Louise Petruzzella credits MentorLinks – the program development initiative of the American Association of Community Colleges (AACC) – with a recent $426,886 grant from the National Science Foundation (NSF) and her leadership of three distinct high-tech programs at Shoreline Community College (Washington).
“If it weren’t for me being a mentee in MentorLinks, none of this would have happened. I know that’s true … [it] gave me the opportunity to build my career,” Petruzzella says.
Petruzzella was an adjunct construction technology instructor in 2014 when she became a MentorLinks mentee. She says lessons she learned during MentorLinks – especially the advice from her MentorLinks mentor Ken Walz – and connections to the Advanced Technological Education (ATE) community have elevated her professional endeavors. She is now director of biotechnology, clean energy technology and the TESLA Start program at Shoreline, in addition to serving as the principal investigator of the new NSF grant that will support a new hub for biomanufacturing technician education in cell therapy and immunotherapy.
“That introduction into MentorLinks, I think has made my entire career progression possible,” she says.
AACC is accepting proposals for its next cohort of MentorLinks colleges. The deadline is June 24.
MentorLinks aims to improve technician education programs in science, technology, engineering or mathematics (STEM) fields by providing faculty with mentoring, valuable networking contacts, rich opportunities for technical assistance and professional development. Applicants should be interested in working with an experienced community college mentor who has successfully planned and implemented a major change in a high-tech program.
Colleges chosen for MentorLinks receive $20,000 for the two-year grant period and travel support for their project director to attend two project meetings (in person, if permitted by public health authorities). The grant period runs from October 1, 2021, to November 30, 2023.
AACC has developed and refined MentorLinks with the support of NSF’s ATE program since 1999.
An evolving career path
“MentorLinks just opened a whole new world to me and an opportunity like no other,” Petruzzella says.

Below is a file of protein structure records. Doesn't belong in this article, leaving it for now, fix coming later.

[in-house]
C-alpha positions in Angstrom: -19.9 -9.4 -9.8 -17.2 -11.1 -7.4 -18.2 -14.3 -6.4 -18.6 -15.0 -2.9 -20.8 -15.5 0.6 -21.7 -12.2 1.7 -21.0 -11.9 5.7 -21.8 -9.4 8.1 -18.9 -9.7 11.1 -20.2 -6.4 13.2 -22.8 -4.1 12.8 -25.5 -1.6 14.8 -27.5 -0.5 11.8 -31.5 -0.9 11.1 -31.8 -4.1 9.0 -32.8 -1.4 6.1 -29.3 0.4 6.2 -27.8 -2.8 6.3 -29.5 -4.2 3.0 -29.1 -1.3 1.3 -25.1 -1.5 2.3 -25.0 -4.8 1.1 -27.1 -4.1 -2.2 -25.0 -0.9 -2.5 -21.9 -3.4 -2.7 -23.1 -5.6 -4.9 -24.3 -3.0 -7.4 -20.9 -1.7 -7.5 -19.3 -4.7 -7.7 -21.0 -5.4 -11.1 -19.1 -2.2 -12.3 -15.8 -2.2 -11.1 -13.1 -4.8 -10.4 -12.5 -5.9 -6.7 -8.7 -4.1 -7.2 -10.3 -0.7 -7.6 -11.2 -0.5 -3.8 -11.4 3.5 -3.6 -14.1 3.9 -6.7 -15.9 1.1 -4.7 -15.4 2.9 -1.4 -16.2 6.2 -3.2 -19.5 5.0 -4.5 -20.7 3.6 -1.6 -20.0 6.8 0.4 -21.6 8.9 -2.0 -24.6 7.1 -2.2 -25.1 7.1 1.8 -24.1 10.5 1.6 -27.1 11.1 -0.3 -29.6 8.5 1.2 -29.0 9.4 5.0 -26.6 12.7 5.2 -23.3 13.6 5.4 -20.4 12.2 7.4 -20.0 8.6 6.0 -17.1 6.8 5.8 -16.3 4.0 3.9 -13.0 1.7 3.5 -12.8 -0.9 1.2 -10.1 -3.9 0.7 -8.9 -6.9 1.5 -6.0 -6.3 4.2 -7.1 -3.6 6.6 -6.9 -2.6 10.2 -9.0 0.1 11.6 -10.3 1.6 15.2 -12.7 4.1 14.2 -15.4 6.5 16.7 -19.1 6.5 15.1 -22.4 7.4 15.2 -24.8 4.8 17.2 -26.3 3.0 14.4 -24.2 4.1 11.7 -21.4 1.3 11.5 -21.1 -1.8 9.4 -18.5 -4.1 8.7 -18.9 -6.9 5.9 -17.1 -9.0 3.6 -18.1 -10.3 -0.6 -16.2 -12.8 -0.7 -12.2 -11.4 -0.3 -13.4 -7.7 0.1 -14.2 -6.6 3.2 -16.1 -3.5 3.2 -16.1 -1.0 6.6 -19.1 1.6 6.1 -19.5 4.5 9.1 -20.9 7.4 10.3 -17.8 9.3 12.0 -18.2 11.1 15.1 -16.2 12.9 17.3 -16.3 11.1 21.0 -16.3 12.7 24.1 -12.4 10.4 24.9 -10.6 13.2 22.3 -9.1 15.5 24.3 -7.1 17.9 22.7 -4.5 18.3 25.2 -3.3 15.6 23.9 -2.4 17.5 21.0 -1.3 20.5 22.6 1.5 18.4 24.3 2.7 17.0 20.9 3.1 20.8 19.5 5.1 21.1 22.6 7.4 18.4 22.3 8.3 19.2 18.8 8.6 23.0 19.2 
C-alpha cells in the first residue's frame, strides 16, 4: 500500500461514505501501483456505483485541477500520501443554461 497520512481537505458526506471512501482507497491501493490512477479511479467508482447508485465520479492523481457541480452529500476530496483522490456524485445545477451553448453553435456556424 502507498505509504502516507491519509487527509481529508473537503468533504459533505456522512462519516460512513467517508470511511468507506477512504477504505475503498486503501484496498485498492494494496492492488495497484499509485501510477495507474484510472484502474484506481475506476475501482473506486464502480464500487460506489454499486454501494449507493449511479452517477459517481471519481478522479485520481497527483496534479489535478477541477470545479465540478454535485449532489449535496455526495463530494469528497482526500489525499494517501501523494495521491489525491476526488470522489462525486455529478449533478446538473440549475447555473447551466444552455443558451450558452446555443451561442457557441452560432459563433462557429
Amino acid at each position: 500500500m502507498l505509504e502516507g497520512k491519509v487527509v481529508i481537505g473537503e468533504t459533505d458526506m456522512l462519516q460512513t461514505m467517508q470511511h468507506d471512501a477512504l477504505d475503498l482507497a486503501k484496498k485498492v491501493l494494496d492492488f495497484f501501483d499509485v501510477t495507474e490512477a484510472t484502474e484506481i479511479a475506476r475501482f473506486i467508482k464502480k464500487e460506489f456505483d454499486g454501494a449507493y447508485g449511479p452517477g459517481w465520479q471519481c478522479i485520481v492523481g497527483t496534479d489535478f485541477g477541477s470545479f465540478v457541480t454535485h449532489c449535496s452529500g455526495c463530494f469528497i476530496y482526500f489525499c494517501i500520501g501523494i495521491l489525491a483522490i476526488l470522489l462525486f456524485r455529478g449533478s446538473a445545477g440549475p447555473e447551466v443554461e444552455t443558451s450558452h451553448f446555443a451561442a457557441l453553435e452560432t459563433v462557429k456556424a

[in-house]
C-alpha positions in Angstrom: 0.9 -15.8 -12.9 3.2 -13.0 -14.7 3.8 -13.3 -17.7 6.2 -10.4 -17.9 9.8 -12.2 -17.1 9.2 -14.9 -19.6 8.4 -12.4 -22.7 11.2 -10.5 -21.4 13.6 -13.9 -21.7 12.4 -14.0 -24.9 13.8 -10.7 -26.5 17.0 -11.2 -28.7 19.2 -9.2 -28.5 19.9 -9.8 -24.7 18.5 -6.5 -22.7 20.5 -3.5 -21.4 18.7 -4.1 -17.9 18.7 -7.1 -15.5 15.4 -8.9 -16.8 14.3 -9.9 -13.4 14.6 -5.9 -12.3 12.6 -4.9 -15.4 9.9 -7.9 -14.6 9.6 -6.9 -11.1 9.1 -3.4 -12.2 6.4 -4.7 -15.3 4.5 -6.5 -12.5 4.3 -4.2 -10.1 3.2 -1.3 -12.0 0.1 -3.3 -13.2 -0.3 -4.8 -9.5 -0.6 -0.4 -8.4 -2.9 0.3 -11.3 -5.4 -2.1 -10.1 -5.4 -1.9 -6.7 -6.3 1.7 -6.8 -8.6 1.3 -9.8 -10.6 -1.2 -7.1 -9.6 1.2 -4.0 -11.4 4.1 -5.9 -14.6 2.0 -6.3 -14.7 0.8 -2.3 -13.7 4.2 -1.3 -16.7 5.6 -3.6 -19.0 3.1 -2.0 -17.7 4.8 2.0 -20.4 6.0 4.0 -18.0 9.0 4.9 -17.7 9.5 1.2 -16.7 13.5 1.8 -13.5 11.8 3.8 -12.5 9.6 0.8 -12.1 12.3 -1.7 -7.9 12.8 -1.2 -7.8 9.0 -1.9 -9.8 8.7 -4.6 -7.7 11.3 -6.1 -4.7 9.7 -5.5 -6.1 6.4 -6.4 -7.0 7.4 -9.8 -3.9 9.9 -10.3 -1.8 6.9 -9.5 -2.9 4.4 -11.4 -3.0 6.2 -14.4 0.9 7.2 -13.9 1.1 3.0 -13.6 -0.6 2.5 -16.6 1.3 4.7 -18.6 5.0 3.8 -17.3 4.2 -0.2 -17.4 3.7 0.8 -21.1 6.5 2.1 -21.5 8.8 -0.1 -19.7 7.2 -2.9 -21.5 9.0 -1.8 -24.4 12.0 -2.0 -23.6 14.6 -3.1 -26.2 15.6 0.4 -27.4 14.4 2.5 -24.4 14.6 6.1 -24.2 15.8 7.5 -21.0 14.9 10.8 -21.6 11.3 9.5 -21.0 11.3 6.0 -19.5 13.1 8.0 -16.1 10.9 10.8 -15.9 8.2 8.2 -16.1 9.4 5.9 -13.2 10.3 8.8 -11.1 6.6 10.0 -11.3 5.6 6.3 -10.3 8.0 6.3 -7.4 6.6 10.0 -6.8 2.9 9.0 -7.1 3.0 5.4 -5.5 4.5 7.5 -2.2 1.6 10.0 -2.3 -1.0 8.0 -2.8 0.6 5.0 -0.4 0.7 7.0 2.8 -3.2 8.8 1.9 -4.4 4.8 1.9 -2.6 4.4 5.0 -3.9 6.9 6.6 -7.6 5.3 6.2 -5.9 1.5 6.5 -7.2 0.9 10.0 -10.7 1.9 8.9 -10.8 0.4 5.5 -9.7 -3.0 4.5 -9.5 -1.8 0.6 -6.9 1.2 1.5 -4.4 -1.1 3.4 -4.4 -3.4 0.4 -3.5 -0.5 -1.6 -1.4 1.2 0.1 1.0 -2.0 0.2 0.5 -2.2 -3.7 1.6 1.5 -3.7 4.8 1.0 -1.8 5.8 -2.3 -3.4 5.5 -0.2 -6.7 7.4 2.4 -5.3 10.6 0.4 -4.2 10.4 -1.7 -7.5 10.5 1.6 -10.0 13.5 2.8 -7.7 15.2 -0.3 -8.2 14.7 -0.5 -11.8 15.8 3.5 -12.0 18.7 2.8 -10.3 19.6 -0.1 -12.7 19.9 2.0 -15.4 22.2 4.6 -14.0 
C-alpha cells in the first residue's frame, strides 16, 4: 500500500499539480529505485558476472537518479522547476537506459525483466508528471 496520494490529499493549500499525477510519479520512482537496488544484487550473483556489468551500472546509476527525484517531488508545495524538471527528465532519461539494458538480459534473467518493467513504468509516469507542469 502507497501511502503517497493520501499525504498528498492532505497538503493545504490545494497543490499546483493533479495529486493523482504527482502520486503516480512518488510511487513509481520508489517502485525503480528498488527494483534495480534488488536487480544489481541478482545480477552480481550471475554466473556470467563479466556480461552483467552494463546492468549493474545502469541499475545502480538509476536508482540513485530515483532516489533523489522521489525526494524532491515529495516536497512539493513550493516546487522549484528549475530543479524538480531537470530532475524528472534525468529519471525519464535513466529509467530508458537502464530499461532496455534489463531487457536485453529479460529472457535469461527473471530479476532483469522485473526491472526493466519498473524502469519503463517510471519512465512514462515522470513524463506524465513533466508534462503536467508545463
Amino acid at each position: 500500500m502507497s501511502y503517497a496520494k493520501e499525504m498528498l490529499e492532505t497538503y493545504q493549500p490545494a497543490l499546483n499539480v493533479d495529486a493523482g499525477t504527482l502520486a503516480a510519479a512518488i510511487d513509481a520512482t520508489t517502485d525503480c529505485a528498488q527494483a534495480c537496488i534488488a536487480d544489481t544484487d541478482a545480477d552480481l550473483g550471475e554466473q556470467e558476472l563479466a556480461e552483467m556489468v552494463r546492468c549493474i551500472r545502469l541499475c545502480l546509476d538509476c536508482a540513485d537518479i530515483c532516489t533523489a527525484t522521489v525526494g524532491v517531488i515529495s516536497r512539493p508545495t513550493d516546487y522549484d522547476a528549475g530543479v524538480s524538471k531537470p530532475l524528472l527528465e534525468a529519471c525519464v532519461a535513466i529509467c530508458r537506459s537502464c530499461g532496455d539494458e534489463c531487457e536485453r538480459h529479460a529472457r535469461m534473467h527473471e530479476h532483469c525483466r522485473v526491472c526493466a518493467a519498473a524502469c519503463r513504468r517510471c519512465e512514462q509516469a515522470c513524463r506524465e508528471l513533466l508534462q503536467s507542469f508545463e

In fall 2014, when Petruzzella attended her first MentorLinks meeting, she was teaching in the construction technology program, from which she had graduated in the spring. She was a novice to STEM teaching, but not to higher education instruction. She had taught philosophy to undergraduates for 15 years before moving to Seattle. With the relocation she took a job in construction; she had worked her way through college using construction skills she learned in her father’s business.
To update her skills, Petruzzella enrolled in Shoreline’s construction technology program, and after graduating in 2014 she was offered a job teaching in the program.
Petruzzella says her MentorLinks mentor Ken Walz not only assisted with planning improvements to Shoreline’s construction technology program but showed her how to think bigger about STEM regional workforce needs.
Walz is a science, engineering and renewable energy instructor and principal investigator of the Center for Renewable Energy Advanced Technological Education at Madison Area Technical College. He introduced Petruzzella to hundreds of people who informed her organization of technician education programs. When her ATE grant proposal for a clean energy technologist program received a $168,242 grant, Petruzzella says “it signaled to the college” her commitment and sparked more institutional support.
The success of the clean tech program led to her appointment as director of biotechnology. The well-established department has expanded during her leadership with the support of several federal grants. Petruzzella is excited about the newest ATE grant and how it will help the college and its regional and national education partners respond to the biopharmaceutical industry’s growing need for technicians with cell therapy and immunotherapy knowledge and skills.
The clean tech program also caught the attention of Tesla, and in 2018 the automaker placed one of its intensive certificate programs for electric vehicle technicians at Shoreline.
“We had an excellent automotive program with a number of manufacturers, but the kicker was we had a clean tech program as well,” Petruzzella explains.
Subject-matter experts as mentors
In 2019, Petruzzella became a MentorLinks mentor. It’s a role she recommends for faculty with expertise in advanced technology fields.
“As a mentee I was rewarded greatly for my participation. It continues to pay off. But I would say it was even more meaningful for me as a mentor,” she says, explaining that it was gratifying to advise faculty as they developed their programs.
She also found it to be a positive professional development experience during which she learned from mentees and other mentors.
“I think in light of the pandemic, it’s even more important to get involved,” she says. Despite the many challenges from Covid pandemic, Petruzzella notes it has been “a year of innovation” at community colleges.
“Some good things have been learned, and for a mentor to be able share that with a mentee college I think is going to be great, fantastic,” she says.